American artist Valentine’s broad practice spans geometric sculpture to abstract painting, artist books to film projections. At Paris Internationale, Galerie Max Mayer displays a number of her drawings—the medium at the crux of her practice. Light and gestural, the organic works are pinned to the windows or to wood slats like layers of strange, tanned, conceptual skin.
B. 1987, Denver • Lives and works in Chicago
On view at Paris Internationale: Simone Subal Gallery
B. Ingrid Olson, Mutilation, self delay, 2016. Photos courtesy of Simone Subal Gallery.
Olson has been gaining momentum over the past few years, showing at places like the well-respected DOCUMENT gallery in Chicago and CURA. magazine’s gallery space in Rome. The Chicago-based artist is making increasingly interesting work that critiques the methods, display, and structure of photography—including the montage-like images on display at Simone Subal Gallery’s booth at Paris Internationale. The layered images, which often include blur and fragmentation, are filled with hints of the body, the studio, and of performance. Nothing in the work is clear, save for Olson’s obvious talent in deconstructing her medium.
B. 1985, Tbilisi, Georgia • Lives and works in Berlin
On view at Paris Internationale: Daniel Marzona
Vajiko Chachkhiani, Life Track, 2014. Image courtesy of Daniel Marzona.
Georgian artist Chachkhiani, who is showing at Berlin’s Daniel Marzona, made the best video you may see for a while. The film, Life Track (2014), is displayed alongside wooden hat molds that are embedded in the walls (they resemble mushroom caps), and depicts a window from the outside. A large, intense man comes to the window and stares at the viewer, his uncomfortable glare a strange contrast to the reflection of nearby forests and chirping trees. It is a work that is impossible to forget.
B. 1989, Brest, France • Live and works in Paris
On view at Paris Internationale: Union Pacific
Photo courtesy of Union Pacific.
Paris-based artist Mesquita is currently exhibiting her figurative brass and steel sculptures, as well as video works, at Kunstverein Langenhagen in Germany. This week at Paris Internationale, London’s Union Pacific gallery presents a series of small sculptures that shift away from this body of work, moving from a playful take on art history into something arguably more rigorous—though there are still elements of the patina and texture that made her work in the past so interesting. Mesquita’s new geometric floor pieces look like dice from Dungeons & Dragons games or a very large gemstones (the pieces are all titled after diamonds).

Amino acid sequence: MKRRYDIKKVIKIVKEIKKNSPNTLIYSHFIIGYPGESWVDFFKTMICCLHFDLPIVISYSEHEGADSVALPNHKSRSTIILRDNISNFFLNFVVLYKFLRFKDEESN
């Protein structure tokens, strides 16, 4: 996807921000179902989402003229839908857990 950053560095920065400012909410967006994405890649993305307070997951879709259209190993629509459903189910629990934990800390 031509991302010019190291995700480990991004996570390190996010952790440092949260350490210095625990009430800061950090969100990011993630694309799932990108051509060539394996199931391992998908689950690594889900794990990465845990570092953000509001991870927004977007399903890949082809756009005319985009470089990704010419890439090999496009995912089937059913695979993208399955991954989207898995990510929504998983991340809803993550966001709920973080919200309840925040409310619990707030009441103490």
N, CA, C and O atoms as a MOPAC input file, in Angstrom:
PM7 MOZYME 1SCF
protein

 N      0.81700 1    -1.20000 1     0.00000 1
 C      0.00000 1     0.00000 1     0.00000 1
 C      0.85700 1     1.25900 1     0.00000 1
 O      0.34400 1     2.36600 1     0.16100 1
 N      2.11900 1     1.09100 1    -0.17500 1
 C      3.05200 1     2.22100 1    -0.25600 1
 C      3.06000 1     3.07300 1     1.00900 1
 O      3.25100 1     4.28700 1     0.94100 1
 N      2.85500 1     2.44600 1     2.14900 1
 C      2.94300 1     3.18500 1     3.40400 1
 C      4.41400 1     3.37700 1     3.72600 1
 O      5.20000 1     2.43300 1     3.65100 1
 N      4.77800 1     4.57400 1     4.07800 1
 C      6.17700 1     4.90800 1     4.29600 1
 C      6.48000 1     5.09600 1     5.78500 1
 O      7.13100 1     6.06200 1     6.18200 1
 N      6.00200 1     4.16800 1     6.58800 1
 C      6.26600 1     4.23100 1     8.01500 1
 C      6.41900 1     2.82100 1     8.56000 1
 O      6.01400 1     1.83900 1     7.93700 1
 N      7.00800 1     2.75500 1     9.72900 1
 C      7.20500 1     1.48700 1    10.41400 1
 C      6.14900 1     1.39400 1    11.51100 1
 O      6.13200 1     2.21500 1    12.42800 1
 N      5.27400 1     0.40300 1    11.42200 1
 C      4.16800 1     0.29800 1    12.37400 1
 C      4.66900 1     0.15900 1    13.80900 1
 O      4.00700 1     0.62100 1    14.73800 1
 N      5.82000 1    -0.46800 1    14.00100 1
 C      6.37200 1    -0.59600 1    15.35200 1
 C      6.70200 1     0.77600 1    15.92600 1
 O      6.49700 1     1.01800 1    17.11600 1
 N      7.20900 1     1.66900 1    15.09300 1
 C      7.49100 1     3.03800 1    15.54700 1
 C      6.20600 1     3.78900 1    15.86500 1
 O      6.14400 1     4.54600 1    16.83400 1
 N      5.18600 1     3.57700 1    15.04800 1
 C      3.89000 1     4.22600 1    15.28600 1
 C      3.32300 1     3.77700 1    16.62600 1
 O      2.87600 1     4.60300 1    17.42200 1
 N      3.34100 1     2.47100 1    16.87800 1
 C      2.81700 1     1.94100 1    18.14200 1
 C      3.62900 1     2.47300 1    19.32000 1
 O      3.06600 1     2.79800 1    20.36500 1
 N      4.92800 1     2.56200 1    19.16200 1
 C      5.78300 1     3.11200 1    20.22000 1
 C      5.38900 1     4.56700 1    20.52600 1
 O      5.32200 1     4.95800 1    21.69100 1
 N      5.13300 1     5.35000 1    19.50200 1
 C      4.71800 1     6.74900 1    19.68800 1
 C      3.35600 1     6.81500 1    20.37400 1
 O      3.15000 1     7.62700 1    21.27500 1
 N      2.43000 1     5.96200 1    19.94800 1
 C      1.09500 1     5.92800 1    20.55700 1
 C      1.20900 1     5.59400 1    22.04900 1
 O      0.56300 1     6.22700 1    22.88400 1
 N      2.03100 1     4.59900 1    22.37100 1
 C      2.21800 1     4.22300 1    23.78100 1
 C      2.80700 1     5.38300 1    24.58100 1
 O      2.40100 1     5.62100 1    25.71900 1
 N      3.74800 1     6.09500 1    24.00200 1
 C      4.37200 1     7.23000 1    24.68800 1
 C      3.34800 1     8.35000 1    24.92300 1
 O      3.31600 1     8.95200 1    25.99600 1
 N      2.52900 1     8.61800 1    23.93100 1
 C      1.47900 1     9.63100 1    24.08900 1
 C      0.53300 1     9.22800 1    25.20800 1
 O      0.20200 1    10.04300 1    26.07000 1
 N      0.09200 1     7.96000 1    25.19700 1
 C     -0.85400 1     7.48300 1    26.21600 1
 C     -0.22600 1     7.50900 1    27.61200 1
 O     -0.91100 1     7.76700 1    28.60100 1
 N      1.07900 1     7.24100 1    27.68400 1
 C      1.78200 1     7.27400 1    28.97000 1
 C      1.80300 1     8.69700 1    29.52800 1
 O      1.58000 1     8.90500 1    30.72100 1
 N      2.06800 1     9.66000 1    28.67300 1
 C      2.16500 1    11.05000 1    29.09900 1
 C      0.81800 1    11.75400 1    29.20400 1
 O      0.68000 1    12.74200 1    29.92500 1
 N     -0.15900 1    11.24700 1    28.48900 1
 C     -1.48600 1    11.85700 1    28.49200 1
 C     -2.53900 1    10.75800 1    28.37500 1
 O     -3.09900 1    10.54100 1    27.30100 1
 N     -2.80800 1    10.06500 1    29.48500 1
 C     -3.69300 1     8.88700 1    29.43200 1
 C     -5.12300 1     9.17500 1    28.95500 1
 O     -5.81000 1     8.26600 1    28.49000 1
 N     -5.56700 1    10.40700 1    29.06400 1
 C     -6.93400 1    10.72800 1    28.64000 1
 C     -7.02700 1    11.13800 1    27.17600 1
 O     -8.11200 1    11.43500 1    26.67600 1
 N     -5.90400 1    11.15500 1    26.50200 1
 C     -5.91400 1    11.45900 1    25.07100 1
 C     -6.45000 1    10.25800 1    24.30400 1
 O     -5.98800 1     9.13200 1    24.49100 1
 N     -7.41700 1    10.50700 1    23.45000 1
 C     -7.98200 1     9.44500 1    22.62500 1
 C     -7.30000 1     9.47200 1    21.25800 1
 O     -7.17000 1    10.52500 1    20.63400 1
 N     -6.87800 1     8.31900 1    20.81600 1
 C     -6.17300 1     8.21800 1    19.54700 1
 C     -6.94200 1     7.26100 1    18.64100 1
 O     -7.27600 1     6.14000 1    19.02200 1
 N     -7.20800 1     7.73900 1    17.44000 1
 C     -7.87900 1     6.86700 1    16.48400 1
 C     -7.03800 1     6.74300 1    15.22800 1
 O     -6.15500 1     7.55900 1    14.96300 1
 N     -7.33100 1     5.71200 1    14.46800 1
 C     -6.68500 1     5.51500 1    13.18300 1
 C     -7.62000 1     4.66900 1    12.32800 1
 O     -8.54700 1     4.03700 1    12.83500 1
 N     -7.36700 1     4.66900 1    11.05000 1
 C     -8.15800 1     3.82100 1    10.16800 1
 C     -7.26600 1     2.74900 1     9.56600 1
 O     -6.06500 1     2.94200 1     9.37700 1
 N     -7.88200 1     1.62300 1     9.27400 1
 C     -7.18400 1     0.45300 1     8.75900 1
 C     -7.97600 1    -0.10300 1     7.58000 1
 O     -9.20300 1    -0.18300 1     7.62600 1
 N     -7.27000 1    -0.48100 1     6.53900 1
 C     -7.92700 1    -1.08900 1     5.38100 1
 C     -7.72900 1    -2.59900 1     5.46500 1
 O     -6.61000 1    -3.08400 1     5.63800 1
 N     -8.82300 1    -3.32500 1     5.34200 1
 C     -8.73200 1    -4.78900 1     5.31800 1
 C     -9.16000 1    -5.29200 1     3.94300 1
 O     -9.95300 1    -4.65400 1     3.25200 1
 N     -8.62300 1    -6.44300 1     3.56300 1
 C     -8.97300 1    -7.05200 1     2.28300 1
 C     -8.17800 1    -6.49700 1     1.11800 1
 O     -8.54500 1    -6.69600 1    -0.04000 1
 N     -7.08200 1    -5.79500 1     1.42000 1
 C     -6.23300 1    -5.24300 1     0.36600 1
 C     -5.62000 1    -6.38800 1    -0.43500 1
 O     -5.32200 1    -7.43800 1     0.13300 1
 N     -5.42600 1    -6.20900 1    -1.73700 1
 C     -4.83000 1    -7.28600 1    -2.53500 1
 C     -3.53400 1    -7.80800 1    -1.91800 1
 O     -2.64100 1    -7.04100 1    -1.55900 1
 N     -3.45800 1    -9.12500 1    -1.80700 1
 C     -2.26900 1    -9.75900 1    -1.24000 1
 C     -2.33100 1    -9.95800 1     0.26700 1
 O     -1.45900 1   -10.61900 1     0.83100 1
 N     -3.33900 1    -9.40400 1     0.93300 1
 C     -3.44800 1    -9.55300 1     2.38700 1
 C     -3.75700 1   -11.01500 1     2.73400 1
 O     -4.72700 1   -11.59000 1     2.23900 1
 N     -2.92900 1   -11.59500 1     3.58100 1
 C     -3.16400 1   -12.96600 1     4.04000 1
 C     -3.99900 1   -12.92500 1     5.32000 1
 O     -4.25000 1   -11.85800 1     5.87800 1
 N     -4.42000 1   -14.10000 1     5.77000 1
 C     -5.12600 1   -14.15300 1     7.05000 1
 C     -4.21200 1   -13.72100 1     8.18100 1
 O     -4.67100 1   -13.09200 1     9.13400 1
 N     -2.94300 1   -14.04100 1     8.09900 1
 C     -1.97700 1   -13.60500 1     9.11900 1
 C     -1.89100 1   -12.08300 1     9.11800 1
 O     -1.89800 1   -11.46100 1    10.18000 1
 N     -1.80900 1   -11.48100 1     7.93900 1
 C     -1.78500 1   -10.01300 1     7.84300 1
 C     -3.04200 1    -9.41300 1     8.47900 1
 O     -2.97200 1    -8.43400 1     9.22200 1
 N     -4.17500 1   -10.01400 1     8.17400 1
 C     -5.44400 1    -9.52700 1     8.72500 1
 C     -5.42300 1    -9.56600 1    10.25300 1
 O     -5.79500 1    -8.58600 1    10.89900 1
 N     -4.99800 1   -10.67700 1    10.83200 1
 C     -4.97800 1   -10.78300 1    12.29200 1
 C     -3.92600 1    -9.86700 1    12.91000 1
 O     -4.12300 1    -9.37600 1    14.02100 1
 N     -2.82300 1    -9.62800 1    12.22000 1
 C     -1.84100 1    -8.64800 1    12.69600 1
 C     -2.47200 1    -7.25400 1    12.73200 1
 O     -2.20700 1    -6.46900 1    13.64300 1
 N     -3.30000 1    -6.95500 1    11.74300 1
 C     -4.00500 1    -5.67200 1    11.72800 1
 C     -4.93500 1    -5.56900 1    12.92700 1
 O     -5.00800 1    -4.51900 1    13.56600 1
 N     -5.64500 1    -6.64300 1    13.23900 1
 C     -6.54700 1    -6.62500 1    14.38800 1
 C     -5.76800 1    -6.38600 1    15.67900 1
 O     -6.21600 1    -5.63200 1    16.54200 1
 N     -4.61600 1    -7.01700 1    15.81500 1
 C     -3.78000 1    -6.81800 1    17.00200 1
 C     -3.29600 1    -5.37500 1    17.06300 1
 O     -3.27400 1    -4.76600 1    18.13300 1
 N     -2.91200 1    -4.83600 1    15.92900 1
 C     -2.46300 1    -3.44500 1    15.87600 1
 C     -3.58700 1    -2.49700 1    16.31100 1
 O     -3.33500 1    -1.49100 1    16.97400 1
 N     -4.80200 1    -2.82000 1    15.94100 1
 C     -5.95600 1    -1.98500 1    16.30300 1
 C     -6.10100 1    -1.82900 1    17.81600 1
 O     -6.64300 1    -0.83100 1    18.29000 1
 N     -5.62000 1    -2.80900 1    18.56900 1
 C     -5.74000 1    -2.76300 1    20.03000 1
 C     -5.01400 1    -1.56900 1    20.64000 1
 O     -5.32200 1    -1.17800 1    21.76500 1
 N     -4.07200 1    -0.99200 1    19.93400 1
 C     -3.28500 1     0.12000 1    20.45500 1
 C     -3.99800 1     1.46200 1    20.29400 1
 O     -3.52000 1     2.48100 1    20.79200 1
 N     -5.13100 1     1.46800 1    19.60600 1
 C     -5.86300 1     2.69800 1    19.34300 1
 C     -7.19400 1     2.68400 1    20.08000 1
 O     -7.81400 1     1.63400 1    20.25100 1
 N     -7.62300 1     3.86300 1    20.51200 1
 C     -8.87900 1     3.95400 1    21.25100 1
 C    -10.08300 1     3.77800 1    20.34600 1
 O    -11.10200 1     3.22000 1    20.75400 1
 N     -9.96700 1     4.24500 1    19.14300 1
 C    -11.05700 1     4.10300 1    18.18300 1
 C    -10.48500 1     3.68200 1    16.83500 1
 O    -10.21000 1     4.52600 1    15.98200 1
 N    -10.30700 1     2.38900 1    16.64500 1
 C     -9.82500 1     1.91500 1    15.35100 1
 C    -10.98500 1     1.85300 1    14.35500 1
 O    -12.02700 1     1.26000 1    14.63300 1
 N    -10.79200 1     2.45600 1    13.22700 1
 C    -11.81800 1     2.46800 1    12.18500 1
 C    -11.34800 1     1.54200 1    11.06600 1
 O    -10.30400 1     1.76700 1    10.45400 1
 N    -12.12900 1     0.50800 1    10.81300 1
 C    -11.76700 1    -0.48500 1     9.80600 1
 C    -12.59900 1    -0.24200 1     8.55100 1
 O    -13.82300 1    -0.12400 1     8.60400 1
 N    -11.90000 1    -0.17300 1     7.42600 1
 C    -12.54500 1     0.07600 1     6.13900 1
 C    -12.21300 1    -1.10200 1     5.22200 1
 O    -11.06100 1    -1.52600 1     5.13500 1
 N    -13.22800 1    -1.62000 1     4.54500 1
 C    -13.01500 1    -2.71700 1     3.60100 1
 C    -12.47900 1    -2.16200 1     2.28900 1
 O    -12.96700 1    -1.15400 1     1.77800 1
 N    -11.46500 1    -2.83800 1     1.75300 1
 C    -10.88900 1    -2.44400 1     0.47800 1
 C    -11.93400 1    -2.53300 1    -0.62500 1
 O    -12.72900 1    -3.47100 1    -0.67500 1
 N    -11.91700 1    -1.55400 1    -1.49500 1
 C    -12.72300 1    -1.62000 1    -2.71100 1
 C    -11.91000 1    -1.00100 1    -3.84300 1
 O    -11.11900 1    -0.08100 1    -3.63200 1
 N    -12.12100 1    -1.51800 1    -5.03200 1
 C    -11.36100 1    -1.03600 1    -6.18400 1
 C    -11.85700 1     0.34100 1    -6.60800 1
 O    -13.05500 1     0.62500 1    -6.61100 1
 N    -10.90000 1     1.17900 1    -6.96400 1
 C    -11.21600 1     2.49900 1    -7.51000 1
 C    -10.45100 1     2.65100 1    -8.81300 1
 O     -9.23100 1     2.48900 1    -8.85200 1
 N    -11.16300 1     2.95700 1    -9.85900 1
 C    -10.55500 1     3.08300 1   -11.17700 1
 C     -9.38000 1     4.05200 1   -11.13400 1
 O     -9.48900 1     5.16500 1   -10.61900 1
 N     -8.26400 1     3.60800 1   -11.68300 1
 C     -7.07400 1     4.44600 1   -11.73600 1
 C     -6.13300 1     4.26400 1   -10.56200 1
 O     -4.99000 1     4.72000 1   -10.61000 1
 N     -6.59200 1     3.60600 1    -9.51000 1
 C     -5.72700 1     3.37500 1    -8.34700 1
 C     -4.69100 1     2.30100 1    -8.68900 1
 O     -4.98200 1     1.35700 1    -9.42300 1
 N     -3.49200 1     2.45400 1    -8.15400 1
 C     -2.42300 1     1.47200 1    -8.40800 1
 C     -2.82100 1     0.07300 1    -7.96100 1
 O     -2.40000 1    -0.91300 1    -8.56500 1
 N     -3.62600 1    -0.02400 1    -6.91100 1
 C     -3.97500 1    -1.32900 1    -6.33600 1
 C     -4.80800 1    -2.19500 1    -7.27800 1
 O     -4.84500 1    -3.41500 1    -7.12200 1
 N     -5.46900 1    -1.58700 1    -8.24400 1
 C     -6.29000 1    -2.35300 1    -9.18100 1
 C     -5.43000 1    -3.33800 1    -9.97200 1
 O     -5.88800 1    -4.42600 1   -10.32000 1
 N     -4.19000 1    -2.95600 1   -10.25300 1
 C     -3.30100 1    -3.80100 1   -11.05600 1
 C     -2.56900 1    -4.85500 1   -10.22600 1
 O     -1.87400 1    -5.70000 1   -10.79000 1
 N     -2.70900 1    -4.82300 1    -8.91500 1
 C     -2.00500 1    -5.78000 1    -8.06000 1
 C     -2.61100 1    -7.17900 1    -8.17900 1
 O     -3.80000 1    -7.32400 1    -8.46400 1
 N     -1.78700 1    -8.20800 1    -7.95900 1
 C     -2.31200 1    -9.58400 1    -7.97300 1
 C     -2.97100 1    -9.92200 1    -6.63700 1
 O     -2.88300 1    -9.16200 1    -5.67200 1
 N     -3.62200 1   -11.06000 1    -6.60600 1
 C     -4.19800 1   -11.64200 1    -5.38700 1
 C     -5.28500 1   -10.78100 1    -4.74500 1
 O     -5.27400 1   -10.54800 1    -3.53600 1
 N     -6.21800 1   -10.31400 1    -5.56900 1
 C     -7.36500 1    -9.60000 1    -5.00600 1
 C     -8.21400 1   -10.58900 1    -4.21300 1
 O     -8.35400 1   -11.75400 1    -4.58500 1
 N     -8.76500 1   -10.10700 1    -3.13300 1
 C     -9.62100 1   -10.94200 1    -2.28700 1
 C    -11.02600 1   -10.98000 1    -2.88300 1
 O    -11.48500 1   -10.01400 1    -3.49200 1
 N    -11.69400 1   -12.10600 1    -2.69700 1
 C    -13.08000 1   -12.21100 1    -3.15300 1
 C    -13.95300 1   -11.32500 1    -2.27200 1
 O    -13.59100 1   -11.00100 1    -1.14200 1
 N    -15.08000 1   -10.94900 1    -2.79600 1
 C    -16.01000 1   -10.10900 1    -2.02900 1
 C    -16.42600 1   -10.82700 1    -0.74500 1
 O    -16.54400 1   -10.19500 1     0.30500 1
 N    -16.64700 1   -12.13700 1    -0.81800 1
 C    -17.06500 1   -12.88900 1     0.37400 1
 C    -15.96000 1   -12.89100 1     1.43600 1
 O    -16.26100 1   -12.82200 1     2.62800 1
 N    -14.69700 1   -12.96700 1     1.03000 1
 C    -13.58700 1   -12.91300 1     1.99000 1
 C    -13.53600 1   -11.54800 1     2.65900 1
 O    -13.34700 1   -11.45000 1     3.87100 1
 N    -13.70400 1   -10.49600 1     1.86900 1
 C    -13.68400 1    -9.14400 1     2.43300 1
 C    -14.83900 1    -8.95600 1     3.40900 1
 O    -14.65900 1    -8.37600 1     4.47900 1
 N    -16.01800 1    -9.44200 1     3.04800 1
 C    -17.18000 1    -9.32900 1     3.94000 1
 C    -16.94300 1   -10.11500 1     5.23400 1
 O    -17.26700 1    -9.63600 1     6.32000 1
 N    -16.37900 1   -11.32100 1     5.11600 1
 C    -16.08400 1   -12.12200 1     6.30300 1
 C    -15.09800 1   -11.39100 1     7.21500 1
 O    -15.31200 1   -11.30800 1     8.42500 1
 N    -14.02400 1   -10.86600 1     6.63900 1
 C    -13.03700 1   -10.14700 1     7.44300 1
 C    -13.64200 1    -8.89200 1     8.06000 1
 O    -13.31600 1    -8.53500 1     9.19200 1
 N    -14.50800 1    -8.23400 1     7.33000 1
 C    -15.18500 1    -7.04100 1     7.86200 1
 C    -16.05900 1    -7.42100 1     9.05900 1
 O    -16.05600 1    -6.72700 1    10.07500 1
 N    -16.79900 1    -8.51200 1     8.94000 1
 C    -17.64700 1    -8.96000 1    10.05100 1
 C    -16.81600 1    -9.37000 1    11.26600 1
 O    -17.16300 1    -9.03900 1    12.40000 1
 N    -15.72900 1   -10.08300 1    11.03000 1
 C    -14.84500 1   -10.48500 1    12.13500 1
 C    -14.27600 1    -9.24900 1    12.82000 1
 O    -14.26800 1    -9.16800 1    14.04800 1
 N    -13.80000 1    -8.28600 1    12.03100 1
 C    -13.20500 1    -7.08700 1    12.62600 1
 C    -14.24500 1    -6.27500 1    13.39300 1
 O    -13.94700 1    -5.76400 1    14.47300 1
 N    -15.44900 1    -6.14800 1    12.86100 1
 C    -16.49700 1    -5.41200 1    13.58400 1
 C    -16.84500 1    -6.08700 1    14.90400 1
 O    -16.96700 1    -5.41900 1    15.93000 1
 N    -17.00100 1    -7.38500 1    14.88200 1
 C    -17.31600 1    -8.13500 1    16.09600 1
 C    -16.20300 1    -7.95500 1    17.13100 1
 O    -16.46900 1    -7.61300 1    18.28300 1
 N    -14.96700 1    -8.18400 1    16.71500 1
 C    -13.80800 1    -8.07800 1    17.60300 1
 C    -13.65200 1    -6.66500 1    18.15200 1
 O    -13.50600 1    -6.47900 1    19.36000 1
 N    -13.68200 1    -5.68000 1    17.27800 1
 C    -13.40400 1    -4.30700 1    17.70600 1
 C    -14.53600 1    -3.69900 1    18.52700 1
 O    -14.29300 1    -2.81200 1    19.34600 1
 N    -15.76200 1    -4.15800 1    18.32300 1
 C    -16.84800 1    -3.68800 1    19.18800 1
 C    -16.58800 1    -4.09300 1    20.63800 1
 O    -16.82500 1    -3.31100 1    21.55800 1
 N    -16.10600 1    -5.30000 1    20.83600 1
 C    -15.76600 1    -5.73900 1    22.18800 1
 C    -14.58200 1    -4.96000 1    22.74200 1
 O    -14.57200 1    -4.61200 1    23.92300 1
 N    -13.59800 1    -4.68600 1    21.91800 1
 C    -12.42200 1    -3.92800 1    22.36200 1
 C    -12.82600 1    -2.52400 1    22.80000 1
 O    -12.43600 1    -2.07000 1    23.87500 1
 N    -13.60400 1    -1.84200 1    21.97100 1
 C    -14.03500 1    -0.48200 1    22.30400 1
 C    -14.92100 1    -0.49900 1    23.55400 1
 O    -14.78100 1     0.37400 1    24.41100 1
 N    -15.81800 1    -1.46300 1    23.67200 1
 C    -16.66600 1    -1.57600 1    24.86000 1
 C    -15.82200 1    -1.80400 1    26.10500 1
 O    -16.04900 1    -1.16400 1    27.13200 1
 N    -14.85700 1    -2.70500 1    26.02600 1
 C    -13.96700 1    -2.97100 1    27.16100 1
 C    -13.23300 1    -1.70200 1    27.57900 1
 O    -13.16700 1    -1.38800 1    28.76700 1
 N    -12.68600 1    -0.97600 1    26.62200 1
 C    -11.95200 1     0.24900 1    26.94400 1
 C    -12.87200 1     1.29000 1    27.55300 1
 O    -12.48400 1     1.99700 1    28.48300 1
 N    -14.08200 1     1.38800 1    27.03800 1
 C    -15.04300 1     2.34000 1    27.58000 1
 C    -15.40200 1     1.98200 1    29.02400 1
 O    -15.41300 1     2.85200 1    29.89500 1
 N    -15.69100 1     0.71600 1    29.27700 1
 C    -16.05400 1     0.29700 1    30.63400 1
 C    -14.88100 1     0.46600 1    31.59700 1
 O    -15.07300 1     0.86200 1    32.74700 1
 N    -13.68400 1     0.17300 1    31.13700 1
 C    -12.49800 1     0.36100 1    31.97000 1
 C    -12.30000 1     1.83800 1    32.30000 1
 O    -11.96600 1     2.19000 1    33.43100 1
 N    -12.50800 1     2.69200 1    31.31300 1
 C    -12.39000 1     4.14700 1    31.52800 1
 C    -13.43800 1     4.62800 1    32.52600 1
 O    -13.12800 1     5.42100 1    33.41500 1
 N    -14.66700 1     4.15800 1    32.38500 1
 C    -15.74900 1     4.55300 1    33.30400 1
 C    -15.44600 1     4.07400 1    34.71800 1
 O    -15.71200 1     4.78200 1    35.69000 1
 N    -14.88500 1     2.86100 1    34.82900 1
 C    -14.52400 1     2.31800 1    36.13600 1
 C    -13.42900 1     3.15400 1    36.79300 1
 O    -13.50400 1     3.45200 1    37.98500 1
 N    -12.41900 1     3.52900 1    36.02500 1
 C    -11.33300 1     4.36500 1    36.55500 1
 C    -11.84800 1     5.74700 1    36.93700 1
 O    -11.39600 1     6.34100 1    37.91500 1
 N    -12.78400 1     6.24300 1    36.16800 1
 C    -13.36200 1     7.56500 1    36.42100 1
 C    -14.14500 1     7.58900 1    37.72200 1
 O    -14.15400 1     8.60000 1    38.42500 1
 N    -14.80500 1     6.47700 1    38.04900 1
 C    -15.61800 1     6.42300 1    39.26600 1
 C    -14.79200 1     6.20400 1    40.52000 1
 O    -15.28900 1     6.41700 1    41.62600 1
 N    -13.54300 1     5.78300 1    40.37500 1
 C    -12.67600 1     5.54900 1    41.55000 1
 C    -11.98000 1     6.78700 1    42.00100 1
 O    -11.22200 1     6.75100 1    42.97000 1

B. 1980, Springfield, Massachusetts • Lives and works in Chicago
On view at Paris Internationale: Shane Campbell
Left: David Leggett, Heavyweight Champ, 2016; Right: David Leggett, DWB, 2016. Photos courtesy of Shane Campbell Gallery.
Leggett, who was recommended to Shane Campbell by one of the gallery’s artists, Tony Lewis, has been bubbling on the Chicago scene for a while now, with work that often touches on race, masculinity, and representation. At Paris Internationale, his multimedia canvases have an undeniable Pop draw. A small yellow canvas features a Simpsons-style policeman depicted next to an African-American Bart Simpson, accompanied by cut-out magazine pages. Other pieces feature a range of materials, from spray paint and felt to World Championship Wrestling trading cards and googly eye stickers. Leggett, who did his post-grad at the School of the Art Institute in Chicago and attended the residency at Skowhegan in 2010, is an artist who could follow in the footsteps of both William Pope.L and Destroy All Monsters.
Studio for Propositional Cinema
Live and work in Düsseldorf
On view at Paris Internationale: Tanya Leighton
Installation view of Studio for Propositional Cinema, A QUANTITY OF LIGHT . . ./ A REVERBERATING OF METALS . . ./ A SEQUENCING OF MOMENTS . . ., 2016. Photo courtesy of Tanya Leighton.
Studio for Propositional Cinema is an artist collective that came together in Düsseldorf in 2013. The group does everything from live performance to running a bookstore and has a forthcoming show at Swiss Institute in January. At Tanya Leighton’s booth, the walls (which form a backdrop to the sculptures of Oliver Laric) are covered with silver printing plates for posters with lines such as “An outline of an inventory of some strictly visible things,” inspired by Georges Perec’s book, An Attempt at Exhausting a Place in Paris (1975).
B. 1986, Salisbury, U.K. • Lives and works in London
On view at Paris Internationale: Koppe Astner
The raw oil-on-linen paintings Drury is showing at Koppe Astner have echoes of the work of Sanya Kantarovsky or Sol Calero. The Slade graduate’s work often draws on the myths and the folklore of his native Cornwall (he grew up in St. Ives). But these pieces, depicting windows, doors, and frames, also focus on the concerns of painting itself—such as perspective, depth, and light—grappling with the medium in what seems to be an initially naïve way.